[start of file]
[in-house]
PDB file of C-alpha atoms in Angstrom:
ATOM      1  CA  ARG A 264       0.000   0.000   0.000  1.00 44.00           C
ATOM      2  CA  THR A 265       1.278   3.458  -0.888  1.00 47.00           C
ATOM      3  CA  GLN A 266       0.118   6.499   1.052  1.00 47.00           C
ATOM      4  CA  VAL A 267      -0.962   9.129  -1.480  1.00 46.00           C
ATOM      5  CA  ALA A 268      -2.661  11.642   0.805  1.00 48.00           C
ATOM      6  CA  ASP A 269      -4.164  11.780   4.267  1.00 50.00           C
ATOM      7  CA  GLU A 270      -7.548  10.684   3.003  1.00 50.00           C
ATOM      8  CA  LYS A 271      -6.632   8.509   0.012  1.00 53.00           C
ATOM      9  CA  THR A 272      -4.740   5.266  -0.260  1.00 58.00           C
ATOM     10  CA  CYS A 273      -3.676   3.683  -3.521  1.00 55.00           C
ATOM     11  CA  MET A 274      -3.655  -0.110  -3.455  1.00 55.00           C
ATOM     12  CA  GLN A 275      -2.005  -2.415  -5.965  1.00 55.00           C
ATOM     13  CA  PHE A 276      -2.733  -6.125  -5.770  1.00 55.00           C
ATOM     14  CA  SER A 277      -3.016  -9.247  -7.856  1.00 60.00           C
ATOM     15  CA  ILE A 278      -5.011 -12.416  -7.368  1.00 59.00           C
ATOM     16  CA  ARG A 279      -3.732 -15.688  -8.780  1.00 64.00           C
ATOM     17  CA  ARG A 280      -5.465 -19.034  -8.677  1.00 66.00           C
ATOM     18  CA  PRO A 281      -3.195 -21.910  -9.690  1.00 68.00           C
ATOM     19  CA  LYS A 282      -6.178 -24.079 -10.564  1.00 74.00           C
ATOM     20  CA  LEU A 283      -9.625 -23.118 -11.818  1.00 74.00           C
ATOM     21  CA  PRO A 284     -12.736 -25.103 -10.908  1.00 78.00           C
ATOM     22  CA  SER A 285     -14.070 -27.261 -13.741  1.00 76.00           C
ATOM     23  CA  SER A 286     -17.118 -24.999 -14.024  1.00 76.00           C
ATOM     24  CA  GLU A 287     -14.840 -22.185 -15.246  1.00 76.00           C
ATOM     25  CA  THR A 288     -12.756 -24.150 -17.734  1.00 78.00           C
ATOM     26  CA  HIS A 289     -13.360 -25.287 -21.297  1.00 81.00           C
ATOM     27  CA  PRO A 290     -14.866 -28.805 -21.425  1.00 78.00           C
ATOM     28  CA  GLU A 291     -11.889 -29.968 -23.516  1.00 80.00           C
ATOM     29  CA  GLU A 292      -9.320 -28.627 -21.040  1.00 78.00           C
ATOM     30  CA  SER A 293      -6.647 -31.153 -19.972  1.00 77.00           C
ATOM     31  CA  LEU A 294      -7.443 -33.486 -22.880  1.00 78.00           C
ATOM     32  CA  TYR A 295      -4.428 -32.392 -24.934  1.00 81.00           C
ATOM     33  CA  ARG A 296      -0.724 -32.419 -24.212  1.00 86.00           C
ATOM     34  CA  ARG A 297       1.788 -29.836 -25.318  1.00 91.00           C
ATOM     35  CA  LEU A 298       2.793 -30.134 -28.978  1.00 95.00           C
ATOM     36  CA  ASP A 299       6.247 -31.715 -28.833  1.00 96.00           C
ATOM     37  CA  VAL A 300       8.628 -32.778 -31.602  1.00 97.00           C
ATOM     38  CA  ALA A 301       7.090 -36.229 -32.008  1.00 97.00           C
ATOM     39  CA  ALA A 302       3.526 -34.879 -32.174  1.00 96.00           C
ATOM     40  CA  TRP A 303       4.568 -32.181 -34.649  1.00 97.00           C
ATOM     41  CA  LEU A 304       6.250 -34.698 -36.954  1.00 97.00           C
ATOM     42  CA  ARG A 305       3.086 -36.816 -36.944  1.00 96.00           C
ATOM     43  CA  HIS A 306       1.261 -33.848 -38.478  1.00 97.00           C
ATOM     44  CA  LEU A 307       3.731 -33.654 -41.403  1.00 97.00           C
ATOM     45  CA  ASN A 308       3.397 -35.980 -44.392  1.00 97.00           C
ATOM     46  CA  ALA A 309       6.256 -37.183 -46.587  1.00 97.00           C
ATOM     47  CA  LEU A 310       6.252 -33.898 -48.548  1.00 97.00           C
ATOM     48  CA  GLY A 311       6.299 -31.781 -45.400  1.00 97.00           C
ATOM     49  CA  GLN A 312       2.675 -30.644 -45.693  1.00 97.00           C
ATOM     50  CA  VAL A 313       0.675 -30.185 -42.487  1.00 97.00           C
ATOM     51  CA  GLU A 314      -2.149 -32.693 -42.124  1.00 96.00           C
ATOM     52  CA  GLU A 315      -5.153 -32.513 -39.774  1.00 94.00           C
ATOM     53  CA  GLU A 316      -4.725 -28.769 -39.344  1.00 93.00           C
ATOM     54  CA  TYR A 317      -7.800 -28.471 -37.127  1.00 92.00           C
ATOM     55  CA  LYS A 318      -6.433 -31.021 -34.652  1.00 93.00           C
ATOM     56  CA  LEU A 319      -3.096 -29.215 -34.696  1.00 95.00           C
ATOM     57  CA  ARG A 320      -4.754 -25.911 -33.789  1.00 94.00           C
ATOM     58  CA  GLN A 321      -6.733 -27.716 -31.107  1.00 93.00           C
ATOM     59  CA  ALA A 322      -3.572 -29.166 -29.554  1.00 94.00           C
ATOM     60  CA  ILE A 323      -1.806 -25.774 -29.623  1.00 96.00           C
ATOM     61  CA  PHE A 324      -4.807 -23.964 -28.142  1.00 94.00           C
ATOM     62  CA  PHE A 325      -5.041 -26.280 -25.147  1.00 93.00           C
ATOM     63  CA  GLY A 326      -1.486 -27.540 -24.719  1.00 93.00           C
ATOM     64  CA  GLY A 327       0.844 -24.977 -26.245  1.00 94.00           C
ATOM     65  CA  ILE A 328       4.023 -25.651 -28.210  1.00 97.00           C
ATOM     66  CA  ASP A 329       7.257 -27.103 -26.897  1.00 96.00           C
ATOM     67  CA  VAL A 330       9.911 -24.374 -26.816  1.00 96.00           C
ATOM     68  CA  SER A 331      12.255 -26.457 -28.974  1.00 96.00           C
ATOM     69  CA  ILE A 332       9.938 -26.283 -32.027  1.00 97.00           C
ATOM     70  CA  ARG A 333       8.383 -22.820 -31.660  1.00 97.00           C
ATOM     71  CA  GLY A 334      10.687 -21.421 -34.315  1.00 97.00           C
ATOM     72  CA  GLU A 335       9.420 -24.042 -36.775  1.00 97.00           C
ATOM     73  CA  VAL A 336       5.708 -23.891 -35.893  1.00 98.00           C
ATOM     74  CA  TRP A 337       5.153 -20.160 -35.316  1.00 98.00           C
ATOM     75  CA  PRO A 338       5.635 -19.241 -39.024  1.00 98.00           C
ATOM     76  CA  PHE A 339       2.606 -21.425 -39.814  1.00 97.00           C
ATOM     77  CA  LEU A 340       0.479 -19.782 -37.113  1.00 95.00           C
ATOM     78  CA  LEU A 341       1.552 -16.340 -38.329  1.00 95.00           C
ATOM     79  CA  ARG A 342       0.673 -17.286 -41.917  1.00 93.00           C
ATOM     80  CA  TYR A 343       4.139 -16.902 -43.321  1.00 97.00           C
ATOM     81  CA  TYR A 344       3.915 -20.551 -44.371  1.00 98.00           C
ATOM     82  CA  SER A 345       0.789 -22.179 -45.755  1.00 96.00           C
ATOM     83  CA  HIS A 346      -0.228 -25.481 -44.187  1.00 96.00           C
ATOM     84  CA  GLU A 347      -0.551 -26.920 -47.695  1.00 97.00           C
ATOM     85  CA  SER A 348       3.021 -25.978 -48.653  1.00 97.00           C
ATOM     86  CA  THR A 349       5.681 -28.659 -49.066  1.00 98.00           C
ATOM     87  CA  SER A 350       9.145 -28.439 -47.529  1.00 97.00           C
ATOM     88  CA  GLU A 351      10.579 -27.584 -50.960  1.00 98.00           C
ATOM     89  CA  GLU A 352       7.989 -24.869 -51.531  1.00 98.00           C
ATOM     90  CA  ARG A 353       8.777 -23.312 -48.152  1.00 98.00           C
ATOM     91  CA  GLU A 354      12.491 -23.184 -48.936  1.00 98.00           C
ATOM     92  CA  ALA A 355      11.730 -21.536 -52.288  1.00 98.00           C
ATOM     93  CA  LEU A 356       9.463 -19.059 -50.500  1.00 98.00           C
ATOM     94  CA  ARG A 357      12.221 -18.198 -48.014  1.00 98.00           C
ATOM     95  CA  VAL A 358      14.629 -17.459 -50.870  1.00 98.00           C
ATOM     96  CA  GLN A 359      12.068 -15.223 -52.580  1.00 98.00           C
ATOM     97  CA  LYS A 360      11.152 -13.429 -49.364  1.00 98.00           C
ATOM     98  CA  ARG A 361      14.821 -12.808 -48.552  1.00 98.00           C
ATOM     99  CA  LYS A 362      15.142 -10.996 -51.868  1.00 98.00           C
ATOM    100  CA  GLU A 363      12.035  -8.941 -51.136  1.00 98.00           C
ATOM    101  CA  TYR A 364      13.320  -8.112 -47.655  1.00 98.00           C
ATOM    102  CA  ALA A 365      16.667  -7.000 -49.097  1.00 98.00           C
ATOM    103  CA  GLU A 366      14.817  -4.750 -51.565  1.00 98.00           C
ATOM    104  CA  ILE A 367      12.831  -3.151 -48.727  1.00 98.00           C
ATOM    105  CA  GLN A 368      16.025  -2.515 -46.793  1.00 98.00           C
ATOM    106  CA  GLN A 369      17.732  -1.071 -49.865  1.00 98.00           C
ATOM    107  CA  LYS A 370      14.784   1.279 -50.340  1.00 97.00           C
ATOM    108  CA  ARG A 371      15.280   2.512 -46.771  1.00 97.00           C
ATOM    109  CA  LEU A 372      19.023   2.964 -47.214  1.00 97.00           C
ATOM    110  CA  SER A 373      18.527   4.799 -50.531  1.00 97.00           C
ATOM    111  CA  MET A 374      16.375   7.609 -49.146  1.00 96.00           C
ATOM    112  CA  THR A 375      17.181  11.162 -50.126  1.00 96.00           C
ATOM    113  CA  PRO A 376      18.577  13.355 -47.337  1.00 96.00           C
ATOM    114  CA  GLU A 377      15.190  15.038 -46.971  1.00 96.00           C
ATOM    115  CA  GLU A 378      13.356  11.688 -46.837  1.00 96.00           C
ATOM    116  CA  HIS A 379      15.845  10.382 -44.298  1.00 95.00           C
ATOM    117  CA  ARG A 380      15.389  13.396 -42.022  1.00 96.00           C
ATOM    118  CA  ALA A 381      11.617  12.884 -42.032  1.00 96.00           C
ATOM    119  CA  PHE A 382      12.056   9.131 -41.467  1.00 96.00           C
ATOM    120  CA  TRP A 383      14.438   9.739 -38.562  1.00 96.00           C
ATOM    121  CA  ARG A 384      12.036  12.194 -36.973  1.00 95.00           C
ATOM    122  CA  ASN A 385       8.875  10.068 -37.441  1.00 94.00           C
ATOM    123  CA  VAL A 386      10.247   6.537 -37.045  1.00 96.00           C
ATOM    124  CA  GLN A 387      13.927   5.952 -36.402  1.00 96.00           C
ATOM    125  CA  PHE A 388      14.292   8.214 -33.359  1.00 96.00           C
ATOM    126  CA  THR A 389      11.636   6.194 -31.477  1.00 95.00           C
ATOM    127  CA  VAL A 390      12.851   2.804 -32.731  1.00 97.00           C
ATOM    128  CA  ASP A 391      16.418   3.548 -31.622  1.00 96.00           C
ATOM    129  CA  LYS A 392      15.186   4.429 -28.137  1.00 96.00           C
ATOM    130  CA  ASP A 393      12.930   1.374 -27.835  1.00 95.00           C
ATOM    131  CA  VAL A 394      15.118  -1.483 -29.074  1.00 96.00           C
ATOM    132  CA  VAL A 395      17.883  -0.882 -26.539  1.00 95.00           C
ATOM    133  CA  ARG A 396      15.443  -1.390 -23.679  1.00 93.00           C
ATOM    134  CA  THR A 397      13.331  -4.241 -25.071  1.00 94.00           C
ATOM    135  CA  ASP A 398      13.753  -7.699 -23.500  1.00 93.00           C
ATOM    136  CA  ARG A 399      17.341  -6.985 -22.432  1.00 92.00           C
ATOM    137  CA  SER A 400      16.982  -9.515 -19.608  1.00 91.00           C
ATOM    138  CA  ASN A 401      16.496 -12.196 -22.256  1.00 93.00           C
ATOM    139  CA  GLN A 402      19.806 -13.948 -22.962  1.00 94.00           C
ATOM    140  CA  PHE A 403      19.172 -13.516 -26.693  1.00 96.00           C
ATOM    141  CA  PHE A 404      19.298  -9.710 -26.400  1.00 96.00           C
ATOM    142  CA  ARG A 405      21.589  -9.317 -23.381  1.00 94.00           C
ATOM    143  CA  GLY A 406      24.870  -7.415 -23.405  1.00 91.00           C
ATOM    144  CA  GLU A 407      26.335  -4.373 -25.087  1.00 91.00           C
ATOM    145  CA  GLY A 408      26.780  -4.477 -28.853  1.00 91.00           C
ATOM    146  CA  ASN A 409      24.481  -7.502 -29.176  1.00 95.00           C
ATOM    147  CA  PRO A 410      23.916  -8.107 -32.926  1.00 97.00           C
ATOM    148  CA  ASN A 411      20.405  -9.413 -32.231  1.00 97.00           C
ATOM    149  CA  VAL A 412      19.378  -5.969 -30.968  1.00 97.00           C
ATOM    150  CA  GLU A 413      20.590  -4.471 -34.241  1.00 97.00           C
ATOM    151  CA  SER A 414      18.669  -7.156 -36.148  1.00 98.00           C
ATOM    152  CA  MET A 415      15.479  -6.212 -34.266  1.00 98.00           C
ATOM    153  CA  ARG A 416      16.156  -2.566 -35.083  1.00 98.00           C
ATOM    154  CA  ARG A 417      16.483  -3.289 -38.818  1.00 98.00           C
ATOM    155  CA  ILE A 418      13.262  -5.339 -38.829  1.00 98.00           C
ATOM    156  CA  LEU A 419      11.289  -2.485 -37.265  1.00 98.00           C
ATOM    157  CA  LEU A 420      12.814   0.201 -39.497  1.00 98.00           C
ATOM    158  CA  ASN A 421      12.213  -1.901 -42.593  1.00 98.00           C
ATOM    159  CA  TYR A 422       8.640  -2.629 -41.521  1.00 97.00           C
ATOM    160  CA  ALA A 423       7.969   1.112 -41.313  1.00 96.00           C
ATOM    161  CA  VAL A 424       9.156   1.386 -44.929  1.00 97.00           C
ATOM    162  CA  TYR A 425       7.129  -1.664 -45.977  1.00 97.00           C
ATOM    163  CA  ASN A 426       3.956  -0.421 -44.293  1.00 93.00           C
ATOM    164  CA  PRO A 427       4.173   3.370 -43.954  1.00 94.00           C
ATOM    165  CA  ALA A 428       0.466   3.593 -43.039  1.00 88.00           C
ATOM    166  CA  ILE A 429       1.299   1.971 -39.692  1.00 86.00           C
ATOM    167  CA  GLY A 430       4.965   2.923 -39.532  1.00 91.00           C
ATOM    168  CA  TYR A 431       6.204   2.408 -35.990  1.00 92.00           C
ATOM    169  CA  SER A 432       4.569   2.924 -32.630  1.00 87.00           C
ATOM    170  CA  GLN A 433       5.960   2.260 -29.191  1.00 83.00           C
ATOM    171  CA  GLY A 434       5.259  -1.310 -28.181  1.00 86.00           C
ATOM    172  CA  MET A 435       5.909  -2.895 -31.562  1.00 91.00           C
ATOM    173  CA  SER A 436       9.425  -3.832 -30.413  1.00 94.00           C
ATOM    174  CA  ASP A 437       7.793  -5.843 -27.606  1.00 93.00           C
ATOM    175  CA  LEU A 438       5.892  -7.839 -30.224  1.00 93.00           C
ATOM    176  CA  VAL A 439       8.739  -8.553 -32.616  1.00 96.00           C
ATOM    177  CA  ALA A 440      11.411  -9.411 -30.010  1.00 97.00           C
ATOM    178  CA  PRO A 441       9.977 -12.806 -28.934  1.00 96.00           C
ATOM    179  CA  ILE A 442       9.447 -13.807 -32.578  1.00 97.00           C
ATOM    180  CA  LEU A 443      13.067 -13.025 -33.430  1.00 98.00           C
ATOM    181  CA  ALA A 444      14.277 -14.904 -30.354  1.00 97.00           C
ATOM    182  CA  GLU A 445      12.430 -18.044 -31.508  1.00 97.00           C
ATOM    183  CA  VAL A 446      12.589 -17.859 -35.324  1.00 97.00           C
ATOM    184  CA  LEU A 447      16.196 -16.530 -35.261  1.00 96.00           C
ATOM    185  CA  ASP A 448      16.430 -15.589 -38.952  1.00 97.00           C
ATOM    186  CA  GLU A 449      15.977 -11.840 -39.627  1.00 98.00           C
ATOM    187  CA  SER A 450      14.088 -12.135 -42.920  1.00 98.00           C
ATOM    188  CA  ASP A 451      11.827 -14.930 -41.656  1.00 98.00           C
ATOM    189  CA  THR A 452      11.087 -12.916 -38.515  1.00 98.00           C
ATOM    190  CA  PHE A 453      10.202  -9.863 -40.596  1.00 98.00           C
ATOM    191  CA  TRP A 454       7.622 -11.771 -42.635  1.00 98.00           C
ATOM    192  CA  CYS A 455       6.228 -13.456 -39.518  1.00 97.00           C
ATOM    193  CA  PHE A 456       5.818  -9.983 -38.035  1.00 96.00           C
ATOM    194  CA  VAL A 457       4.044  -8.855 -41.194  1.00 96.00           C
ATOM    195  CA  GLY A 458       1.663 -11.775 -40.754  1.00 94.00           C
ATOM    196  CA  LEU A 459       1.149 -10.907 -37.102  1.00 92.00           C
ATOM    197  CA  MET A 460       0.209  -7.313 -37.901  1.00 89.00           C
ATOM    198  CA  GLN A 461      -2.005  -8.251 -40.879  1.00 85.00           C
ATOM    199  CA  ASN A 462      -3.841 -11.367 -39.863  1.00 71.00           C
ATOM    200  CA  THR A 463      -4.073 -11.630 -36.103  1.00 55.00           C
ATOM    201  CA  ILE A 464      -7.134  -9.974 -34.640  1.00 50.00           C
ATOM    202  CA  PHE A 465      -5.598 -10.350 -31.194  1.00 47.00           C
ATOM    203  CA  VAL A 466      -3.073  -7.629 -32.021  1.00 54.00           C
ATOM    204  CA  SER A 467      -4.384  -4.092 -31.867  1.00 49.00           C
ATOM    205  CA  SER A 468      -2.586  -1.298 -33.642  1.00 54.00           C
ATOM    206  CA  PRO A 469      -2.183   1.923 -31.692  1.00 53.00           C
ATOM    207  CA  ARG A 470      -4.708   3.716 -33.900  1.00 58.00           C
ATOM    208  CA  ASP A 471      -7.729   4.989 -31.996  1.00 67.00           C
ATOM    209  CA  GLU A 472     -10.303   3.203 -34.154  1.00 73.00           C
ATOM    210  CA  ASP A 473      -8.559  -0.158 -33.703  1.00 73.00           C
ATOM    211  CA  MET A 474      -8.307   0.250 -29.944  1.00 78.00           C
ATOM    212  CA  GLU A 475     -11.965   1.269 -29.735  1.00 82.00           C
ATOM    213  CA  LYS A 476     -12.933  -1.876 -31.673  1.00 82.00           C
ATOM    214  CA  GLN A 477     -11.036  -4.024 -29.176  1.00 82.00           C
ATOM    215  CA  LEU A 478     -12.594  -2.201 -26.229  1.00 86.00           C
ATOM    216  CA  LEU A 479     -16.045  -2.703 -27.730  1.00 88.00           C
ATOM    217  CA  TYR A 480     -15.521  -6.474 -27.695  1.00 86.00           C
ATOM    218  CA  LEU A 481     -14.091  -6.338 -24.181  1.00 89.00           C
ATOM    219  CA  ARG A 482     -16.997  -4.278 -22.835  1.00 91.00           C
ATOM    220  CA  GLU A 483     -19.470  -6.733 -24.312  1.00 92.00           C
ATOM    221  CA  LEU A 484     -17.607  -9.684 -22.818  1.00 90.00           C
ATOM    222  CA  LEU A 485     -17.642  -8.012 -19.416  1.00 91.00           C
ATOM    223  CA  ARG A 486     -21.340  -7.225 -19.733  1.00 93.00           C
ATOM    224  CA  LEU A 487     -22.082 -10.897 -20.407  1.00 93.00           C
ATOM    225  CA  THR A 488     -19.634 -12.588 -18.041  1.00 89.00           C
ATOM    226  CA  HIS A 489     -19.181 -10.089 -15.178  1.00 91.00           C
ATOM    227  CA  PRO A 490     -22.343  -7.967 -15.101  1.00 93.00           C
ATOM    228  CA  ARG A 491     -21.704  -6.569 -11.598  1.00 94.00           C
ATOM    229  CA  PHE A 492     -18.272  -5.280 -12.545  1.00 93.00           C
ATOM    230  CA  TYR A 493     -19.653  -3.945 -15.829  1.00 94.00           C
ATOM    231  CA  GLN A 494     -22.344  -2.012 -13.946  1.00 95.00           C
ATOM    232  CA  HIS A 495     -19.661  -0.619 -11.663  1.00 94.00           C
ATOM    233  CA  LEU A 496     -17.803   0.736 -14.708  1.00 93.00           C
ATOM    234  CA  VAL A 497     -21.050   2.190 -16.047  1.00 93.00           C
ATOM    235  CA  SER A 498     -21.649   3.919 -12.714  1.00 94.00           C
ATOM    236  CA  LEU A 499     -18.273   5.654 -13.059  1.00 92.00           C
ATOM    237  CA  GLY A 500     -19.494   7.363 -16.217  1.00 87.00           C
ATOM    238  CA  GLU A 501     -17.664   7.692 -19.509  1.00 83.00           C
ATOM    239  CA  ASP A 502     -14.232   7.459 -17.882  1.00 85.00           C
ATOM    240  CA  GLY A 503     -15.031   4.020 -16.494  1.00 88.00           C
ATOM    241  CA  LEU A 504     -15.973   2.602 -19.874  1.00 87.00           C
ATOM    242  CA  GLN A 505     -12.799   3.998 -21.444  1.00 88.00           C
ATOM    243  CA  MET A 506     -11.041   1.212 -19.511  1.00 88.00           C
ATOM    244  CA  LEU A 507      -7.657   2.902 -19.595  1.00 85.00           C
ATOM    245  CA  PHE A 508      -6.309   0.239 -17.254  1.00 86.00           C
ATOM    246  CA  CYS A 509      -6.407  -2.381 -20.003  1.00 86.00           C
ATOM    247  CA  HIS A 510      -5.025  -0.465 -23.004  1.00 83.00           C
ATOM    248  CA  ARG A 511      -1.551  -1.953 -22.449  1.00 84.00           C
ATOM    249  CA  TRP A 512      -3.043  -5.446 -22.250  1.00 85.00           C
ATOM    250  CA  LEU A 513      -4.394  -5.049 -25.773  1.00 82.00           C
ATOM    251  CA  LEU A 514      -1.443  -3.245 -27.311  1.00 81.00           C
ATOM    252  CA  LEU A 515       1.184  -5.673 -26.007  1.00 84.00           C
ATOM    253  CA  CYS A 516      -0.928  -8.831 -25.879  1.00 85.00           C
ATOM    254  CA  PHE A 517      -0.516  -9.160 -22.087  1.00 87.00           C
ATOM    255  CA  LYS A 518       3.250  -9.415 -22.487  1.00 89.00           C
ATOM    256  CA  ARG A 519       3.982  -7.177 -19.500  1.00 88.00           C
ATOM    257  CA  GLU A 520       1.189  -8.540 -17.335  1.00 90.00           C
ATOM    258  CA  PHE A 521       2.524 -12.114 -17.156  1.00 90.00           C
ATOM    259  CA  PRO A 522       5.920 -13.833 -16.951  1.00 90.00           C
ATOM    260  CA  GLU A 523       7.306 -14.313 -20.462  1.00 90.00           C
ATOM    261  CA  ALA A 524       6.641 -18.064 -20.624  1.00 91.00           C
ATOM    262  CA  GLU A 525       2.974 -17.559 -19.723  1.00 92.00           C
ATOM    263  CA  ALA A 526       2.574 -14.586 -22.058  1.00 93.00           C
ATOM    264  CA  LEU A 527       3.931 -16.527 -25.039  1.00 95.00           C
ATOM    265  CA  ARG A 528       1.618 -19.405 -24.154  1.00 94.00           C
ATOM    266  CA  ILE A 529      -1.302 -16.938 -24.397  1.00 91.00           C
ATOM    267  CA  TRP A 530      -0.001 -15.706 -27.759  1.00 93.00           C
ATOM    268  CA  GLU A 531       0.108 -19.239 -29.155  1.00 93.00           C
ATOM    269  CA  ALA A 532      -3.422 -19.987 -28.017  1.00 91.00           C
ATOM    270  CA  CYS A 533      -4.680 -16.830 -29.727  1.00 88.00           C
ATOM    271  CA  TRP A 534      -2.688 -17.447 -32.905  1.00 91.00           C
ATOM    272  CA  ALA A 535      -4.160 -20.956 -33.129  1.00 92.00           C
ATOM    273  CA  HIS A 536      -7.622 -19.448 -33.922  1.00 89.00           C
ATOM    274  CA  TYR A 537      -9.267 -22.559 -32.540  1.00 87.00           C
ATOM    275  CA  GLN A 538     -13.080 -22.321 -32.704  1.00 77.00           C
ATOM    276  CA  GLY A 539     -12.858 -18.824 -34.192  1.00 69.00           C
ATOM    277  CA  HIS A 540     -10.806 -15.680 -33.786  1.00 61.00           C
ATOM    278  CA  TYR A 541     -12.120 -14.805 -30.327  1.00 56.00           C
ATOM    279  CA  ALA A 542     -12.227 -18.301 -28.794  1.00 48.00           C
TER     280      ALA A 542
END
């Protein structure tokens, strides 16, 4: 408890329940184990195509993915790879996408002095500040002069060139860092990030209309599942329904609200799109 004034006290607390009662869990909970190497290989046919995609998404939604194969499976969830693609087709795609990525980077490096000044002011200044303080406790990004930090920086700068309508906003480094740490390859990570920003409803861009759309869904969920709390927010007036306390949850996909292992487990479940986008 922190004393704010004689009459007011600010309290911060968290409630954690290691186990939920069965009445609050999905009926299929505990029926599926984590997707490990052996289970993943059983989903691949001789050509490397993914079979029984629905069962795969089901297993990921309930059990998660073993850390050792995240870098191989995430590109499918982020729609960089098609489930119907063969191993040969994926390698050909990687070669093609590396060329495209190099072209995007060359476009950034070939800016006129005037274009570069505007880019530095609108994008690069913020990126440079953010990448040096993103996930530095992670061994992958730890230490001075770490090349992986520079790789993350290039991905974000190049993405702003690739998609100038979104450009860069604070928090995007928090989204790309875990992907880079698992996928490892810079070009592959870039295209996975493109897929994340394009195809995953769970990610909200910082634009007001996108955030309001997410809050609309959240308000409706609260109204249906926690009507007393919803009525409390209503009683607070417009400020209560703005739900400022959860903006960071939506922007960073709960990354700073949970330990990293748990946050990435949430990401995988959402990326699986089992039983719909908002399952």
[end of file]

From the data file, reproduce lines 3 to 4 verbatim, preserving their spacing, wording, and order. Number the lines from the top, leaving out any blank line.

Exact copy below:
ATOM      1  CA  ARG A 264       0.000   0.000   0.000  1.00 44.00           C
ATOM      2  CA  THR A 265       1.278   3.458  -0.888  1.00 47.00           C